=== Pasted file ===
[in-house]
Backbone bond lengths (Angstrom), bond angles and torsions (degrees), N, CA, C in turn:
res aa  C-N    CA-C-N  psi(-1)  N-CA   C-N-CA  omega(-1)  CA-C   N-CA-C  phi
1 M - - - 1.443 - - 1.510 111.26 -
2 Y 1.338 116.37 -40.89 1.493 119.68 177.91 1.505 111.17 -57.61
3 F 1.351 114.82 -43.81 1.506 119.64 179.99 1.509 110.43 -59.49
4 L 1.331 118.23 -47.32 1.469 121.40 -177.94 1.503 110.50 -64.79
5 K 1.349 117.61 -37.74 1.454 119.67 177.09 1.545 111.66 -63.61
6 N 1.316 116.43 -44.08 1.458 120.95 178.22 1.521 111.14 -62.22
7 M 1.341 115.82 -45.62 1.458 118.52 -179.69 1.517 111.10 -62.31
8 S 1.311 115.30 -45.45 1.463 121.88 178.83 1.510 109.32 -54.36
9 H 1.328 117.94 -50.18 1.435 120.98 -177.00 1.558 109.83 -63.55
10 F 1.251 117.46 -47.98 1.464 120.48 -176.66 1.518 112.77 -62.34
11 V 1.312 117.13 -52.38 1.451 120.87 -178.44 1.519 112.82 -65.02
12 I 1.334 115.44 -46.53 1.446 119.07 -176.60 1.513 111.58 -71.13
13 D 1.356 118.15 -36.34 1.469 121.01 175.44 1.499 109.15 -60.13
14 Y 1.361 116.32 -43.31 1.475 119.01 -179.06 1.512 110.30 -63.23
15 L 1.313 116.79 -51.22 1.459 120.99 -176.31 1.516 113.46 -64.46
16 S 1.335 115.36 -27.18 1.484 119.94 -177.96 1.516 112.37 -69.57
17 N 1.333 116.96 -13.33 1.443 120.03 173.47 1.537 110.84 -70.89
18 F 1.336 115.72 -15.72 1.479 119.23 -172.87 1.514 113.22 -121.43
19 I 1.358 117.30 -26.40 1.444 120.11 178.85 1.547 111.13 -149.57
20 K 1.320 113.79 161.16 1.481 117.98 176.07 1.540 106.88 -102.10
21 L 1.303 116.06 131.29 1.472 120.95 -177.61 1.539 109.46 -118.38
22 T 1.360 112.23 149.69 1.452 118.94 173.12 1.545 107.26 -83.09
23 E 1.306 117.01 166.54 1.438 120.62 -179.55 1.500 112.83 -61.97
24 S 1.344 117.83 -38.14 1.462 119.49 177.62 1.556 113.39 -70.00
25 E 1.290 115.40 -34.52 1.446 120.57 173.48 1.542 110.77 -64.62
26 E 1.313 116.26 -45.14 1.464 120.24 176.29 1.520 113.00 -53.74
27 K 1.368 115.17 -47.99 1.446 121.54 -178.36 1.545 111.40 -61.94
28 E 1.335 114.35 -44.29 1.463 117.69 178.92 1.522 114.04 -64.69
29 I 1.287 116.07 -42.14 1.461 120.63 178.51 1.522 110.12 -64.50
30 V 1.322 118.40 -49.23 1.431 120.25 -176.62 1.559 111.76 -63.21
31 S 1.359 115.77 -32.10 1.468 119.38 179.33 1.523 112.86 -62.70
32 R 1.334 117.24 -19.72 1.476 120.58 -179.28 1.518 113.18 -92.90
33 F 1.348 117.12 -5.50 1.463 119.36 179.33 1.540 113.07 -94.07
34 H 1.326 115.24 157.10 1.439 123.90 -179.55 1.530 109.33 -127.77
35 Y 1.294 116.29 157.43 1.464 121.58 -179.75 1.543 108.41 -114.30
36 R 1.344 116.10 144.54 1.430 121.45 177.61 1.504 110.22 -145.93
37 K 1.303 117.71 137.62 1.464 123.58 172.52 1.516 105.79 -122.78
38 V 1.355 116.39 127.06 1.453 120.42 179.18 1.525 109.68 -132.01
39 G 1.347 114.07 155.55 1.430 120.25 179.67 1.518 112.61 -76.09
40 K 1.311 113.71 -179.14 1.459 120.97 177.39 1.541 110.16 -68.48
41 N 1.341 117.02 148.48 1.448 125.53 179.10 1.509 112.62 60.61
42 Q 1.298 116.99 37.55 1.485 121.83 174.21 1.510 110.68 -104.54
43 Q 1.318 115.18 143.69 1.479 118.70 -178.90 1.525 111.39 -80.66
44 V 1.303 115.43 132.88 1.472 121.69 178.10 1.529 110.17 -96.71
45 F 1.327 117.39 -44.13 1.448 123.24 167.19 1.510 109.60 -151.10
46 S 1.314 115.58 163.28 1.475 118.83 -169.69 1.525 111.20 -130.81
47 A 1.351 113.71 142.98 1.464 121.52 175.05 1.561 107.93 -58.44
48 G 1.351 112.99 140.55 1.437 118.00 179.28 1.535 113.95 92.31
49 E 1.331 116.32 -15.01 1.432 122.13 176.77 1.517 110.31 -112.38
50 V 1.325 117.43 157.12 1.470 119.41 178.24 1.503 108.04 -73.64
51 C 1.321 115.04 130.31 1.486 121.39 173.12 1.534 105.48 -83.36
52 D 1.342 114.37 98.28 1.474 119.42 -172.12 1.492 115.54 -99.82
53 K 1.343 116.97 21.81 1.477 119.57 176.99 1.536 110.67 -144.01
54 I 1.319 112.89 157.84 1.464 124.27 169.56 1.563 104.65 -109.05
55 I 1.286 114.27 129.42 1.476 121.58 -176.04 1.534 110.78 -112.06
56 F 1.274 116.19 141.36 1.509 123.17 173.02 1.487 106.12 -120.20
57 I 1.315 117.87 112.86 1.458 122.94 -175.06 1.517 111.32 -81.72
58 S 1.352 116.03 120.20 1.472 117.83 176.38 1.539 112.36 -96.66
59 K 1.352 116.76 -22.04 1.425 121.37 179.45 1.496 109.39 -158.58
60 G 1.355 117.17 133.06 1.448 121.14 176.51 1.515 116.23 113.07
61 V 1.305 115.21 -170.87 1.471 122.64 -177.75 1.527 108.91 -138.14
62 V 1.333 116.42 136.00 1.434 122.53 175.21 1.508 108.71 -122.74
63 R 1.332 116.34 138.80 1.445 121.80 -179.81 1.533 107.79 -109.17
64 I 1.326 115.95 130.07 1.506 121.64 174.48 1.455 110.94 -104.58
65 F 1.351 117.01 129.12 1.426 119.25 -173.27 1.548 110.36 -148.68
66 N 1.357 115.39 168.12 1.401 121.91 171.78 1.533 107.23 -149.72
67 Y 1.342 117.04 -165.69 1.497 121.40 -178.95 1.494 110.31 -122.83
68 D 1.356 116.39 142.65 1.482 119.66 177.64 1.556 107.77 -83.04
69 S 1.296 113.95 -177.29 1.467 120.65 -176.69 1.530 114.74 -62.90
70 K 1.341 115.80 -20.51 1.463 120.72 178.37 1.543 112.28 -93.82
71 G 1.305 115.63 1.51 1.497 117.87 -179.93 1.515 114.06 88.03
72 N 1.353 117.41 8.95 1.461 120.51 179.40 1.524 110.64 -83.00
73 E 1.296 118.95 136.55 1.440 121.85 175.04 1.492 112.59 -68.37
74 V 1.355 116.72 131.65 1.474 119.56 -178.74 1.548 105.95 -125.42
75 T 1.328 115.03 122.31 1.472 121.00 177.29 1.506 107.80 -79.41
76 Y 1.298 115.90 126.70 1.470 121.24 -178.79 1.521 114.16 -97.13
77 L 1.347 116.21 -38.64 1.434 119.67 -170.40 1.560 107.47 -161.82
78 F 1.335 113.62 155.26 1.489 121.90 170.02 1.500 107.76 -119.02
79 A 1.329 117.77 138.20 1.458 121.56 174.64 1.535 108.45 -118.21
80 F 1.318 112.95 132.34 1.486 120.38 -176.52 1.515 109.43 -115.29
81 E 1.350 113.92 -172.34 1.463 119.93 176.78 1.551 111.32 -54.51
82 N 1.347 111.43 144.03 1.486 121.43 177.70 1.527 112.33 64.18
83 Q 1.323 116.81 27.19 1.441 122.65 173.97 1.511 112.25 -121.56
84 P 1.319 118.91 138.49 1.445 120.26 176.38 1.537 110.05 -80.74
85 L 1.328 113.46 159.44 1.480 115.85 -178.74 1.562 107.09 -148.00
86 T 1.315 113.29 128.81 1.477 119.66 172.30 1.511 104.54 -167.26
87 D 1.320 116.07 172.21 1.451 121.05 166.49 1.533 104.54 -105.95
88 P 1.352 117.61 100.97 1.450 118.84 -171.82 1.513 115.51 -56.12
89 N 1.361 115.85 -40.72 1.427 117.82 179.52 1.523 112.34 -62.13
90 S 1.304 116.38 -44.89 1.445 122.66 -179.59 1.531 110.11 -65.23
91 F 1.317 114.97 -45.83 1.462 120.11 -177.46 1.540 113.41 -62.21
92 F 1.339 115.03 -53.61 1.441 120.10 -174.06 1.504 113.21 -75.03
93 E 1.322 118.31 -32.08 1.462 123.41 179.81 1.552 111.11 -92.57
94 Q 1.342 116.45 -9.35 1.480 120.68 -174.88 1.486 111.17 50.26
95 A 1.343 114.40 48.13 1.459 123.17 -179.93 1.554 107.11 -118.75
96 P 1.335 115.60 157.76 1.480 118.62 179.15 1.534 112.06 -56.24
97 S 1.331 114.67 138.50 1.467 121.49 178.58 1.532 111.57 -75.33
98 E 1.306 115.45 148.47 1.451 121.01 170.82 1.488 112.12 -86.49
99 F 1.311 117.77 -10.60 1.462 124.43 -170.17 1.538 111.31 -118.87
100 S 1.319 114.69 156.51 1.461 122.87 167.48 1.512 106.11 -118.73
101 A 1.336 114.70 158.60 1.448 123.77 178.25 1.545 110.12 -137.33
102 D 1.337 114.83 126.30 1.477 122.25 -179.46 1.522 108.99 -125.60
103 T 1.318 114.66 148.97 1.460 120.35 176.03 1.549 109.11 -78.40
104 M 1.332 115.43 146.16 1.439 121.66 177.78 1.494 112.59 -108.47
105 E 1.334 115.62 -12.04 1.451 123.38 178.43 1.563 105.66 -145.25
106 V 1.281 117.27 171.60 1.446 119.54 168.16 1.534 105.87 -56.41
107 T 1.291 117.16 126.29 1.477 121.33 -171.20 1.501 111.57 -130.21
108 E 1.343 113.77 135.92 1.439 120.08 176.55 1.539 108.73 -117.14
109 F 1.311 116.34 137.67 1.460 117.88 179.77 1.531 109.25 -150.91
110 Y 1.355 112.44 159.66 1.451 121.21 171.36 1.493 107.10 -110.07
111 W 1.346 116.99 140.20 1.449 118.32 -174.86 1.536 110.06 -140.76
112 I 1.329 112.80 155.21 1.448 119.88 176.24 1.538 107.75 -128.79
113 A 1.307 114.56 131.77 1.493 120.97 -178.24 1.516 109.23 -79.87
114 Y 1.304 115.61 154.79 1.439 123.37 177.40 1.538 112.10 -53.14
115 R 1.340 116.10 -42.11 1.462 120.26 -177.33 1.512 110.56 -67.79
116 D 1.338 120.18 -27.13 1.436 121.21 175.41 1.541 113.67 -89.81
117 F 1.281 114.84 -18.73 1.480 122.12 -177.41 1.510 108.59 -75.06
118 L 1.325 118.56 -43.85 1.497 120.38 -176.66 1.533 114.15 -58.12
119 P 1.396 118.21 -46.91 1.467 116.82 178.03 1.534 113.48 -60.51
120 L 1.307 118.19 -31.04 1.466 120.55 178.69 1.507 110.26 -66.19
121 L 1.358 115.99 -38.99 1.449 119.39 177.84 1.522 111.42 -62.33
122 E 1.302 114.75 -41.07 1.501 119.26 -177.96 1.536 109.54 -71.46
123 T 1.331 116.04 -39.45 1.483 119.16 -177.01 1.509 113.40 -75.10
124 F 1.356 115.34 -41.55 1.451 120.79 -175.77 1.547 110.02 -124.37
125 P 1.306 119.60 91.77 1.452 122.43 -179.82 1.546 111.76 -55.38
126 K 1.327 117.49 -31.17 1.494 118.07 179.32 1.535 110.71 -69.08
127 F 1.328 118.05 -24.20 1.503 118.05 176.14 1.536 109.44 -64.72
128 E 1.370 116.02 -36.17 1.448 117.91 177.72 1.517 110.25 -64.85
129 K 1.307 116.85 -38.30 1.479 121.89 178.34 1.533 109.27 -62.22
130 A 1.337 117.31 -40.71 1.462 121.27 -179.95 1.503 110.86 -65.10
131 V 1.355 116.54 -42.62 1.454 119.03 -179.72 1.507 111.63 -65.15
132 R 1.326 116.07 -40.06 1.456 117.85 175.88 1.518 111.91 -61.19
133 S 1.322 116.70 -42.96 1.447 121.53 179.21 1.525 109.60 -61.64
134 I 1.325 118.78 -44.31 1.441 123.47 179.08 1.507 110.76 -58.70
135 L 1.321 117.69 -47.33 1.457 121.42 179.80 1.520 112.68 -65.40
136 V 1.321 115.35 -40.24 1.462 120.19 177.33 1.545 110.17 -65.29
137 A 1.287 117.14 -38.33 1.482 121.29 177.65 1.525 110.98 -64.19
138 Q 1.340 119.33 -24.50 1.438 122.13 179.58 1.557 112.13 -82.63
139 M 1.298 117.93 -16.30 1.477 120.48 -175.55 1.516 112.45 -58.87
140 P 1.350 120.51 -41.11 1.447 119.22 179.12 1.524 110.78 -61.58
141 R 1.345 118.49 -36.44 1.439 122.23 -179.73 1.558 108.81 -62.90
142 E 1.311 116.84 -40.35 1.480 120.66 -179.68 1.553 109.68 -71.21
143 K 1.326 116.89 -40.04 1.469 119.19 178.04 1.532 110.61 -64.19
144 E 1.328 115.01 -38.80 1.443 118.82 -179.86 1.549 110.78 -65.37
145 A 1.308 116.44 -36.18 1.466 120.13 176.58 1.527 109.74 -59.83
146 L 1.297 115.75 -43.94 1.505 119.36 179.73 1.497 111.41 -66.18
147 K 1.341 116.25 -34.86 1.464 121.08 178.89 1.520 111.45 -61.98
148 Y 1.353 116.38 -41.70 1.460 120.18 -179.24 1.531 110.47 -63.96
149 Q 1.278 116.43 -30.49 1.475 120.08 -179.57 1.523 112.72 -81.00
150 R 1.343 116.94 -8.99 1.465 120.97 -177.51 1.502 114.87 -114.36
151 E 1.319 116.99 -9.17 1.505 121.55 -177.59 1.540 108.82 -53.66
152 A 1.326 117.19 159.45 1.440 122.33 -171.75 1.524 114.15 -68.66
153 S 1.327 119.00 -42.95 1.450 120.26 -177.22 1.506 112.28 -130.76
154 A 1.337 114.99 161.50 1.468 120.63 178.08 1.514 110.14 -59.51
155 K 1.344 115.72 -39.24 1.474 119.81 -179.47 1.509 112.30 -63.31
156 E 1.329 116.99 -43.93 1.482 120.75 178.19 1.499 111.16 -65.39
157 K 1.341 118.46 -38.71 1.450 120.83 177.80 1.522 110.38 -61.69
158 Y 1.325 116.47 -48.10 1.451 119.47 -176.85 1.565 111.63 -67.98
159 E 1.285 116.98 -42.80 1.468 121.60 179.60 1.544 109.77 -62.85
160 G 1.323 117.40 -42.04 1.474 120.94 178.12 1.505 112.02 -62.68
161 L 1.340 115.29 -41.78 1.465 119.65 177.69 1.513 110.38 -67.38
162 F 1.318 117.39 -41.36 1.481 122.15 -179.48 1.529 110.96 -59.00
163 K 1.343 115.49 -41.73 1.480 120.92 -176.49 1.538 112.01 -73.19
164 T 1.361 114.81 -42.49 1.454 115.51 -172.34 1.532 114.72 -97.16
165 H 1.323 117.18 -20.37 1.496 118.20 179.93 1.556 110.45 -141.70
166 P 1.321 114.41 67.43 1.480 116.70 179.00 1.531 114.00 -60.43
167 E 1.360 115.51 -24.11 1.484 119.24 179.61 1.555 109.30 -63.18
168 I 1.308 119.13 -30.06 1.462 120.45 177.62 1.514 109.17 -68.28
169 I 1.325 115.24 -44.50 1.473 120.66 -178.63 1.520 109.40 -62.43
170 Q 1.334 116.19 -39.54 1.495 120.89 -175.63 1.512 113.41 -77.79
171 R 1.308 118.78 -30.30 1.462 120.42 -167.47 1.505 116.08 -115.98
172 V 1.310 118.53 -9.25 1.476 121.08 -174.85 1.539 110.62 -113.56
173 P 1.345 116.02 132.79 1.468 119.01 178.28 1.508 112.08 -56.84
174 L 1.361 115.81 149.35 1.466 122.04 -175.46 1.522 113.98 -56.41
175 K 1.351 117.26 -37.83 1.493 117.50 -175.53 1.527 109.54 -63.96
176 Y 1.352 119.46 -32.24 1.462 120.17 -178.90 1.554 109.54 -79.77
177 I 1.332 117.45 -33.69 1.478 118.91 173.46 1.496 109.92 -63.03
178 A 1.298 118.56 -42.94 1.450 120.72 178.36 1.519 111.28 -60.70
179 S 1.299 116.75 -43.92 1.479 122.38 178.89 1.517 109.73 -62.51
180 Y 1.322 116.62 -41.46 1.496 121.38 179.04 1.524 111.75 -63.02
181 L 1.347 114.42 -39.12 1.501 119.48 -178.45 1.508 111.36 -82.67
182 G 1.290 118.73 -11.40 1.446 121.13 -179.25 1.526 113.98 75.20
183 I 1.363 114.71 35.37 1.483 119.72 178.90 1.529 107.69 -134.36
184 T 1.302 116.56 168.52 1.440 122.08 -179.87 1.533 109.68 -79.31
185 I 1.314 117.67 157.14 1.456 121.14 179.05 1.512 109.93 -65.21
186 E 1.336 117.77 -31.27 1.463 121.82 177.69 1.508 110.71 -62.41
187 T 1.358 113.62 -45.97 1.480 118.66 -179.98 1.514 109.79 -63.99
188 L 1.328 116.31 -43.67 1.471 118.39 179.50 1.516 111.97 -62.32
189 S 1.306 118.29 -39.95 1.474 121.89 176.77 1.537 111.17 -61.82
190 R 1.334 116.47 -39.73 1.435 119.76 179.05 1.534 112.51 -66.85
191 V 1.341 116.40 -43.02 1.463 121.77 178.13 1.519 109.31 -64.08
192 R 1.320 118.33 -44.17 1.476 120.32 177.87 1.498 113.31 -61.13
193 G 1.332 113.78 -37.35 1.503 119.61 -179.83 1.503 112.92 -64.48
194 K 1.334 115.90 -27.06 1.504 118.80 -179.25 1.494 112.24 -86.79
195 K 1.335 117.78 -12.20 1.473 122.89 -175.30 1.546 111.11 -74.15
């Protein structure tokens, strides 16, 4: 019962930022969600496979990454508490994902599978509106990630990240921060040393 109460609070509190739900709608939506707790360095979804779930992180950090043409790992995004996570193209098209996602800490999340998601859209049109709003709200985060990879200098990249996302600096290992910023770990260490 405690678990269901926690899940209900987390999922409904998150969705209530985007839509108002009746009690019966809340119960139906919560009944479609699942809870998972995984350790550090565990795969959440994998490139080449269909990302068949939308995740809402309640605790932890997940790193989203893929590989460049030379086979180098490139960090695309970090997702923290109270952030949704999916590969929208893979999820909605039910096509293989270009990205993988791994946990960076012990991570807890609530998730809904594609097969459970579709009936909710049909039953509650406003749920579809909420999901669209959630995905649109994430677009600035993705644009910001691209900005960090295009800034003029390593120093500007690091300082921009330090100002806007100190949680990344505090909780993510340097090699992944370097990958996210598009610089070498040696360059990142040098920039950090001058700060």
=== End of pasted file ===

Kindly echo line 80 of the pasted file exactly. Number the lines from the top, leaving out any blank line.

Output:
77 L 1.347 116.21 -38.64 1.434 119.67 -170.40 1.560 107.47 -161.82